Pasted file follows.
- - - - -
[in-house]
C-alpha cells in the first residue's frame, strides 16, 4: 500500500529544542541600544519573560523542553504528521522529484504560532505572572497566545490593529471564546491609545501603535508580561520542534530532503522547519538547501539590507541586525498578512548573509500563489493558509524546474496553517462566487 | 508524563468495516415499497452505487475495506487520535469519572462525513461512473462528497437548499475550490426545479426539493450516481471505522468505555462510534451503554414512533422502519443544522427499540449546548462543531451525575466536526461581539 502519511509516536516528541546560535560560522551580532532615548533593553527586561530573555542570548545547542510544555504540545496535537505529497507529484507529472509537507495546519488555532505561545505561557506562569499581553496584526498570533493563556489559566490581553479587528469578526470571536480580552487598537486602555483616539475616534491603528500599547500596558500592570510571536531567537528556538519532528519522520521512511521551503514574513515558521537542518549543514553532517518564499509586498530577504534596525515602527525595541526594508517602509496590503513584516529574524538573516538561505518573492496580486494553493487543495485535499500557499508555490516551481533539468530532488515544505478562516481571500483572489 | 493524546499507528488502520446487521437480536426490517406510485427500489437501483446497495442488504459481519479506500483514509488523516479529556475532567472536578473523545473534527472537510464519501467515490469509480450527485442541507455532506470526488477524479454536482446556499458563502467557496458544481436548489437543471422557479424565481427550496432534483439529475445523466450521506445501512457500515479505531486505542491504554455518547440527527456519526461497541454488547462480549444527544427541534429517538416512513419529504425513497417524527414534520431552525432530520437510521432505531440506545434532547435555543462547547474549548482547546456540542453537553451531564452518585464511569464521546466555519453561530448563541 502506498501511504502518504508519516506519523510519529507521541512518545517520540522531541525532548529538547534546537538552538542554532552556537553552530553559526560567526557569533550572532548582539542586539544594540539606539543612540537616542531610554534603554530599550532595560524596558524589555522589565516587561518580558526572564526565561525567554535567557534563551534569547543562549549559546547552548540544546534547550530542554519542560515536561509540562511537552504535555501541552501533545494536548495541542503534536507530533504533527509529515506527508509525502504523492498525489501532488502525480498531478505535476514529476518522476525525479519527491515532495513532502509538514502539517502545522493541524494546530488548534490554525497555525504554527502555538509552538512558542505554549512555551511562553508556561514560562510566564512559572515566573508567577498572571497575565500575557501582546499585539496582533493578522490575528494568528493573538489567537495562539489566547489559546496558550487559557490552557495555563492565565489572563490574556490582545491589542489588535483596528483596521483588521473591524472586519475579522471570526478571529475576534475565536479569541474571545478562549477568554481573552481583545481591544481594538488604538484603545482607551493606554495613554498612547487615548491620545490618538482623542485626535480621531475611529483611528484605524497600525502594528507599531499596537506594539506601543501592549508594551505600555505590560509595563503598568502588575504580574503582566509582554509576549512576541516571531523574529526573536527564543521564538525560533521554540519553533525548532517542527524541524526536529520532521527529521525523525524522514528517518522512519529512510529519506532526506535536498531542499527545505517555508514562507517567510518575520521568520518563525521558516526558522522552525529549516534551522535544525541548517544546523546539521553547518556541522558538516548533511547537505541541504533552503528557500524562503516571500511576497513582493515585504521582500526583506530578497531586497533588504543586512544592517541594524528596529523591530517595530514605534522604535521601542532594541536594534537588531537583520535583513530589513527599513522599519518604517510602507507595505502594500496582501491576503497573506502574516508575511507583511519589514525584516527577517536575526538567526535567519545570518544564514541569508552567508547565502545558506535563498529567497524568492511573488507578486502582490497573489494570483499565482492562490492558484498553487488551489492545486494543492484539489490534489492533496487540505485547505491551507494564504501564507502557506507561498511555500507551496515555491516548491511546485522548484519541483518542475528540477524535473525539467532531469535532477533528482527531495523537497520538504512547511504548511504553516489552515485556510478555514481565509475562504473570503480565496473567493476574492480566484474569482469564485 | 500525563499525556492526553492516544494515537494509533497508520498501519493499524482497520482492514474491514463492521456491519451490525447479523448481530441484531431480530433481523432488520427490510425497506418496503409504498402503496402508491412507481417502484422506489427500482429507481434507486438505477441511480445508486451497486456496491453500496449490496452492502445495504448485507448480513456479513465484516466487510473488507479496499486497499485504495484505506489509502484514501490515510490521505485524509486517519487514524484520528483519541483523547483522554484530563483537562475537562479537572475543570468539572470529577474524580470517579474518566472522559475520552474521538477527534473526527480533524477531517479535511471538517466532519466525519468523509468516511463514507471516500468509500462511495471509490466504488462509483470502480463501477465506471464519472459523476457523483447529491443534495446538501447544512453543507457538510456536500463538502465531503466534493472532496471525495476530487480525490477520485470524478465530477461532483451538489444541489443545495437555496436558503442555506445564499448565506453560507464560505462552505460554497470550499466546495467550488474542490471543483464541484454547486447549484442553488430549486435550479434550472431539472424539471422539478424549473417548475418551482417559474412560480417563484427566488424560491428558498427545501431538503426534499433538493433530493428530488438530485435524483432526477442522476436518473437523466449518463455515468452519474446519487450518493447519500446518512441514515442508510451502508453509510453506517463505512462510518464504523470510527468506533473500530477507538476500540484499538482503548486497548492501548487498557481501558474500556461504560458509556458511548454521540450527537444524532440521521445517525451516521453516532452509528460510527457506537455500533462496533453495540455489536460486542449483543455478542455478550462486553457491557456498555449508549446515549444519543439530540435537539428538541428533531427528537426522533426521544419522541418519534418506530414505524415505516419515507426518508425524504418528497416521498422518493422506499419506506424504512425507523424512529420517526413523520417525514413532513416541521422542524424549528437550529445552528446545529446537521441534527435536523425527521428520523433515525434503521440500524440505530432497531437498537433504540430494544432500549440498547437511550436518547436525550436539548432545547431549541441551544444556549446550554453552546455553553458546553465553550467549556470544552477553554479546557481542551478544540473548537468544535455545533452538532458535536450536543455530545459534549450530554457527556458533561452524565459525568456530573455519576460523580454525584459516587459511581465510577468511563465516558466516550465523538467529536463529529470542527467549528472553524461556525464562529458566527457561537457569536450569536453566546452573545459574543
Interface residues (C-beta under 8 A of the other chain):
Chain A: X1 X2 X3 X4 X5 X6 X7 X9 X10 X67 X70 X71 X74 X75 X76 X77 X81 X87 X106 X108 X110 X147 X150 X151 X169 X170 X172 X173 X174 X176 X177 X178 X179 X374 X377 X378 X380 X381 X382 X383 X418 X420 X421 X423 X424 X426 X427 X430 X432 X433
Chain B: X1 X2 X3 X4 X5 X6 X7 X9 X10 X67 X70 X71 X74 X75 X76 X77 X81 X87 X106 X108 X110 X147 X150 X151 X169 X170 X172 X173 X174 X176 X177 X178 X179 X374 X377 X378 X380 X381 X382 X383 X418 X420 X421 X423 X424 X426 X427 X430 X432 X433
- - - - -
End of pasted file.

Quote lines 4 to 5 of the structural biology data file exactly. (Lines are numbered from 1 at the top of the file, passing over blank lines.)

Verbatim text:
Chain A: X1 X2 X3 X4 X5 X6 X7 X9 X10 X67 X70 X71 X74 X75 X76 X77 X81 X87 X106 X108 X110 X147 X150 X151 X169 X170 X172 X173 X174 X176 X177 X178 X179 X374 X377 X378 X380 X381 X382 X383 X418 X420 X421 X423 X424 X426 X427 X430 X432 X433
Chain B: X1 X2 X3 X4 X5 X6 X7 X9 X10 X67 X70 X71 X74 X75 X76 X77 X81 X87 X106 X108 X110 X147 X150 X151 X169 X170 X172 X173 X174 X176 X177 X178 X179 X374 X377 X378 X380 X381 X382 X383 X418 X420 X421 X423 X424 X426 X427 X430 X432 X433